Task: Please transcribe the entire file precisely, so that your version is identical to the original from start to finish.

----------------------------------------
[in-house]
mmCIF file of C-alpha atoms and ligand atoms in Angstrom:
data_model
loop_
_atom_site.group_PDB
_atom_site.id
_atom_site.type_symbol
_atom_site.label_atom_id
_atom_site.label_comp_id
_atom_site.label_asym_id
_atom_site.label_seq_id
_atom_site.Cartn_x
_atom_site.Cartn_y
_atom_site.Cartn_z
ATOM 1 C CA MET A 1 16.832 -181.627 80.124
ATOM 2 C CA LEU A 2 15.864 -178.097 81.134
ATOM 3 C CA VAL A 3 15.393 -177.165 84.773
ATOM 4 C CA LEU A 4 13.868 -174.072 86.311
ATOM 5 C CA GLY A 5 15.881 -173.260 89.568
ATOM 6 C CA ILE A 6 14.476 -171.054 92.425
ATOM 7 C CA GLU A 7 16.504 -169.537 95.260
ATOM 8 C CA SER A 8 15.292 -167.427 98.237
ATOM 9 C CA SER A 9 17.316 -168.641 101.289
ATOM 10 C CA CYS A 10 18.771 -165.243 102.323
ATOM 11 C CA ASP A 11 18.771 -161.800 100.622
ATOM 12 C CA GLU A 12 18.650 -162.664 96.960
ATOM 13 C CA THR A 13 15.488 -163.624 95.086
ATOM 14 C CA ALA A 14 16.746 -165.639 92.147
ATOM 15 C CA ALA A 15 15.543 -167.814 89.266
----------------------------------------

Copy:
[in-house]
mmCIF file of C-alpha atoms and ligand atoms in Angstrom:
data_model
loop_
_atom_site.group_PDB
_atom_site.id
_atom_site.type_symbol
_atom_site.label_atom_id
_atom_site.label_comp_id
_atom_site.label_asym_id
_atom_site.label_seq_id
_atom_site.Cartn_x
_atom_site.Cartn_y
_atom_site.Cartn_z
ATOM 1 C CA MET A 1 16.832 -181.627 80.124
ATOM 2 C CA LEU A 2 15.864 -178.097 81.134
ATOM 3 C CA VAL A 3 15.393 -177.165 84.773
ATOM 4 C CA LEU A 4 13.868 -174.072 86.311
ATOM 5 C CA GLY A 5 15.881 -173.260 89.568
ATOM 6 C CA ILE A 6 14.476 -171.054 92.425
ATOM 7 C CA GLU A 7 16.504 -169.537 95.260
ATOM 8 C CA SER A 8 15.292 -167.427 98.237
ATOM 9 C CA SER A 9 17.316 -168.641 101.289
ATOM 10 C CA CYS A 10 18.771 -165.243 102.323
ATOM 11 C CA ASP A 11 18.771 -161.800 100.622
ATOM 12 C CA GLU A 12 18.650 -162.664 96.960
ATOM 13 C CA THR A 13 15.488 -163.624 95.086
ATOM 14 C CA ALA A 14 16.746 -165.639 92.147
ATOM 15 C CA ALA A 15 15.543 -167.814 89.266